I think the "B" was simply the letter B unless we can find some word that begins with a "B" and is common to all Willys product lines including the Willys Lark sedan and yet not common with all other Willys product lines that did not have a "B"
Likewise I don't think that the letter "O" stands for anything except for the letter O.
I do not believe these are intelligent numbers. If so we need to look across all Willys product lines and come up with what words AA,FA,EA,JA, and GB, etc stood for.
It ws the question in the post by Keith Buckley on 17 April that got me thinking about looking at all Willys and not just CJ3b's. His question was What does GB stand for?
I think the answer to Keith's question is simple -- GB is a two letter combination that is not AB or FA or AA or any other willys product line and that's all one needs to know to establish a separate set of serial numbers.
here is a trial balloon on the serial number decode
first digit 4 or 6 identifies # of cylinders second - third 54 identifies year of manufacturer fourth digit A-N Identifies the generic model of jeep CJ, wagon, car fifth and sixth digit ?? identifies sub model within the generic series
remaining digits unique serial number
Which brings us ( or at least me) back to the OB being either a colossal mistake or something that jeep wanted to track separately and later abandoned. If not, then where is 454GB2 10001?
Chuck - 20 Apr, 11:37 AM
Okay, jyotin, I can go with all that except for the OB being a mistake. Since 2A & 3A's also had (apparently) OB designated jeeps along with the "normal" prefix jeeps, there seems to have been a running tally... So, maybe the jeeps came off the line the first of each model year as a sort of test model of the coming "changes" for that particular model year? I also believe that Willys would use those letters as a code for trim, additions, etc. since they were available. Thus, OB may not stand for anything on it's own but might stand for gray seat covers instead of black (as a for instance).I also wonder what part the CJ4 may play in this scenario?
Keith Buckley - 21 Apr, 11:11 AM
The only thing I can say for certain is that the "OB thing is not unique to the CJ3B. I already sent Derek proof there were CJ2A "OB" models, and CJ5,6 OB Models.
Last night I found reference to CJ3A, CJ3B, and CJV35 Models with OB prefix. I also found 1960 references to OB1, OB2, OB3, OB4 models WITHIN each model series.
This is getting aggravating. I wish I knew what OB was for sure!
As an off topic comment, I'm not going to pretend to be an expert, but please do not credit Ford with the M151 design, or 100% of the manufacture. Willys, Ford, Budd, and Fruehauf were involved, just to name a few. Yes, it is true, Ford was awarded the first contracts, and made the most MUTTS, but Willys did make some. The production figures are out on the web. How do I know a little about the MUTT? The M151A2 rear suspension was made by the Highway Products Company in Kent Ohio, about a mile from my house.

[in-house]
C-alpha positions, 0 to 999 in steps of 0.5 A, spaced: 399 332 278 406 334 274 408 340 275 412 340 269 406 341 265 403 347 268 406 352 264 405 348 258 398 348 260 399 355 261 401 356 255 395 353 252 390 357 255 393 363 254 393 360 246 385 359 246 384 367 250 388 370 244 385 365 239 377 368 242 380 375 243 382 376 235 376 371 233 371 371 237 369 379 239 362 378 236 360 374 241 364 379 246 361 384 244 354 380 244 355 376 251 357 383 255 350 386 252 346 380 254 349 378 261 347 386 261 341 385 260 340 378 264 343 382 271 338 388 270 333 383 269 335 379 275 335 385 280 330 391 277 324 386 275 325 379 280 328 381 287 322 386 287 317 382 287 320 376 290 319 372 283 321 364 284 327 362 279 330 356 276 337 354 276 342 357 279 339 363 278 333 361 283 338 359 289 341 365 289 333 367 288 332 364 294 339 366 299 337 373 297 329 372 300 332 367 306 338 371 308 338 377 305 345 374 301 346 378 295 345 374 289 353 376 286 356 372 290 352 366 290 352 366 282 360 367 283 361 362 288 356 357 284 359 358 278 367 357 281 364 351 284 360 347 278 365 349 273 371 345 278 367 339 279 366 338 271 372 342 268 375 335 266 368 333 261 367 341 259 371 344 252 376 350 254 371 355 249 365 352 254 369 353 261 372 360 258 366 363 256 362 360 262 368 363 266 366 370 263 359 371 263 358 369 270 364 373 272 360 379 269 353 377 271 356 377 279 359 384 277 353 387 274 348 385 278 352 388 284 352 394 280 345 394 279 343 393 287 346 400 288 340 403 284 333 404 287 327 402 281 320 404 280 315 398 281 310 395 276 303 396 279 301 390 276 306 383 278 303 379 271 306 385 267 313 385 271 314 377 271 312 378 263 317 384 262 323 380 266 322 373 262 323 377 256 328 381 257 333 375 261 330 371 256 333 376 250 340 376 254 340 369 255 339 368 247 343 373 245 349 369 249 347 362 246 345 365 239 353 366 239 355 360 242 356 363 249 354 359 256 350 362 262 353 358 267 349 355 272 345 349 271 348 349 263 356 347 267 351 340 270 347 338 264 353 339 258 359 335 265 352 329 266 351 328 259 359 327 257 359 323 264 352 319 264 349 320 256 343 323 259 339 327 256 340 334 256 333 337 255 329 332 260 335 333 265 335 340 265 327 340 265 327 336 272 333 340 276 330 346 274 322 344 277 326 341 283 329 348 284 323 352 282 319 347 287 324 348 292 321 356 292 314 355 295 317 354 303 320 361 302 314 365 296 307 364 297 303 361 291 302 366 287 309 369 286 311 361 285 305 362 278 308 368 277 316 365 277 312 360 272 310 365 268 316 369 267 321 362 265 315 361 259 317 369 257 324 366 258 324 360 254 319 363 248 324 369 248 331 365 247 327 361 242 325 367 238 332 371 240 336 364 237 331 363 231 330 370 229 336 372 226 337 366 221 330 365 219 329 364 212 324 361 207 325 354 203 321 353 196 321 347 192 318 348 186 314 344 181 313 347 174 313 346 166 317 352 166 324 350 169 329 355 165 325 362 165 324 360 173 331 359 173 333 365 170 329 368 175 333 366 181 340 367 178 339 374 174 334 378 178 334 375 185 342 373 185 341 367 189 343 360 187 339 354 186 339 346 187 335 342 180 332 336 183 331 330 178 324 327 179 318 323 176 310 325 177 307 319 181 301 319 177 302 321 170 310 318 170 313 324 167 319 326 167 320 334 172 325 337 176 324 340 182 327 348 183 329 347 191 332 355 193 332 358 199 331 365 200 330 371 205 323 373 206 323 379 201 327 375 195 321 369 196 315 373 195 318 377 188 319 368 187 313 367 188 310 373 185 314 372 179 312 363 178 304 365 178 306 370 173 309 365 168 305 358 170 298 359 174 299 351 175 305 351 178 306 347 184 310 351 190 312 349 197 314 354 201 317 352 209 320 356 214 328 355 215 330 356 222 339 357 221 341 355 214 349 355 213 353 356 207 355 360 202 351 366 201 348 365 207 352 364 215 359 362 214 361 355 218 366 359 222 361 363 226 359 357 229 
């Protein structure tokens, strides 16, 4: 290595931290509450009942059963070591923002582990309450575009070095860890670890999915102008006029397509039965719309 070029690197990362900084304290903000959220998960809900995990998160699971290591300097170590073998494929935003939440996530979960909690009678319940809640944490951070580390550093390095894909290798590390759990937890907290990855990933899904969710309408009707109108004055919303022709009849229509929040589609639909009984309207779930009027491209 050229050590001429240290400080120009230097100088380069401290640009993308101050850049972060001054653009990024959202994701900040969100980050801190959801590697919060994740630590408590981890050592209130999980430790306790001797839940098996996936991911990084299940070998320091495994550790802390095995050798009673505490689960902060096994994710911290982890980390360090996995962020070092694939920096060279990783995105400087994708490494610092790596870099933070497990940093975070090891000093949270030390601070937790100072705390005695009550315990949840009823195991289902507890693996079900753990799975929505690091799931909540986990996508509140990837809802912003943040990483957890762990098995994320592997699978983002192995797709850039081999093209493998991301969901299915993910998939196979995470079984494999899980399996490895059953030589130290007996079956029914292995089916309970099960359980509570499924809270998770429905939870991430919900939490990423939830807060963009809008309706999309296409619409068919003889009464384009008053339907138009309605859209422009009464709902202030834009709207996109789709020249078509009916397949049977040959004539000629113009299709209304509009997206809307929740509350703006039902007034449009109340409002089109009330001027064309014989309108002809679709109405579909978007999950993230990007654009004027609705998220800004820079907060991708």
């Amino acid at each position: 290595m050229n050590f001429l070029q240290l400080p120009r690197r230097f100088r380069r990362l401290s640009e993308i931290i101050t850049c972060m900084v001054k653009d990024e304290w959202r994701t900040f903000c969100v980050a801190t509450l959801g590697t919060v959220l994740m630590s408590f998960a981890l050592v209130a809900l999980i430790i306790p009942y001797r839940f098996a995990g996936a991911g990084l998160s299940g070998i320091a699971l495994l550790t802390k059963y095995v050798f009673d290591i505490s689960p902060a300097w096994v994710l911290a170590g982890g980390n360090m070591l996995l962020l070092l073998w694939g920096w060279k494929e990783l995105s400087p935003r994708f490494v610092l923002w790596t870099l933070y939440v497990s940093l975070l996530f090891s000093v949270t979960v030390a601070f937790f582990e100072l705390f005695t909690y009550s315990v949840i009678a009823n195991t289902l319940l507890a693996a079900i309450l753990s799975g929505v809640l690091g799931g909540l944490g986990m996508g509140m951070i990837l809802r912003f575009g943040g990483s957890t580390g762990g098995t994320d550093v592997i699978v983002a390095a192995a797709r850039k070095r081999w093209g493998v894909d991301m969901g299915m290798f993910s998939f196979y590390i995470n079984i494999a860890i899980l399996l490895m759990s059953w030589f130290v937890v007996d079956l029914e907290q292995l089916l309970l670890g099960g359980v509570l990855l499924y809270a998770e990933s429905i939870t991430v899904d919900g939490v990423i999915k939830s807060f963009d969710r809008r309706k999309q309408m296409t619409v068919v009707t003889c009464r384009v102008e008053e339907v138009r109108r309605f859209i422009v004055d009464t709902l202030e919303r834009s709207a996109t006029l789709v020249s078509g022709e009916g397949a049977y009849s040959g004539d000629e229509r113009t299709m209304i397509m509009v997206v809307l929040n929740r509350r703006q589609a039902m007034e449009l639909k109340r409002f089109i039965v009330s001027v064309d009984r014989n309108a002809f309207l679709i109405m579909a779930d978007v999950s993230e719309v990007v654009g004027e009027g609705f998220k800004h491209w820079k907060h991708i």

When I mentioned that the CJ3B production was moved to make room for the M151 paint line at Willys (on another board) I was smothered with comments regarding how it was a 'Ford' design. (I drive a Ford). Vehicles are designed by people, not companies, and Ford cannot rightfully take credit for 100% of the MUTT.
Al Ray - 21 Apr, 11:54 AM
Just a thought, could "OB" be a jeep that did not pass inspection and had to be sent back through the line. I once took a tour of the mint in Washington D.C. and they re-run the bills that dont pass and put a star in the serial number. Like I said its just anonther thought.
jyotin - 21 Apr, 07:21 PM
I have the serial number tag that I removed from "CJ3BOB54 10982" and the only thing that I can find that was a significant difference from my other two '54 3b"s was a tree that was starting to grow in the rear bed of the "OB" jeep.
The rest of the jeep had been totalled by Ms Nature.
Derek Redmond - 23 Apr, 12:51 PM
Further to the discussion of possible CJ-3B production at the Willys plant in California, I have a document which appears to confirm that the California plant was in operation at least into the beginning of the 3B era. It shows production figures for all models made at Toledo and at "WCD" (apparently West Coast Division) from 1949 through 1952. It lists 88 CJ-3Bs made at WCD in 1952.
I did mention this on the old CJML at one point, but I didn't save the discussion because nothing particular came out of it except agreement that WCD probably indicated the west coast plant rather than "Willys Canada." (The document also shows some models built in Canada.)
In another discussion on CJML in March 2000, Keith Buckley did say, "I went to L.A. earlier this year and drove to the site where the Willys plant was in Maywood. It is now American Velcro. The prefab concrete warehouse spans the entire 10 block area. It was built in the 70's. There is nothing left. I have scoured everything from junk yards to salvage dealers to antique stores. You would never even know it was there except for a few references in books and entries in the old city directory."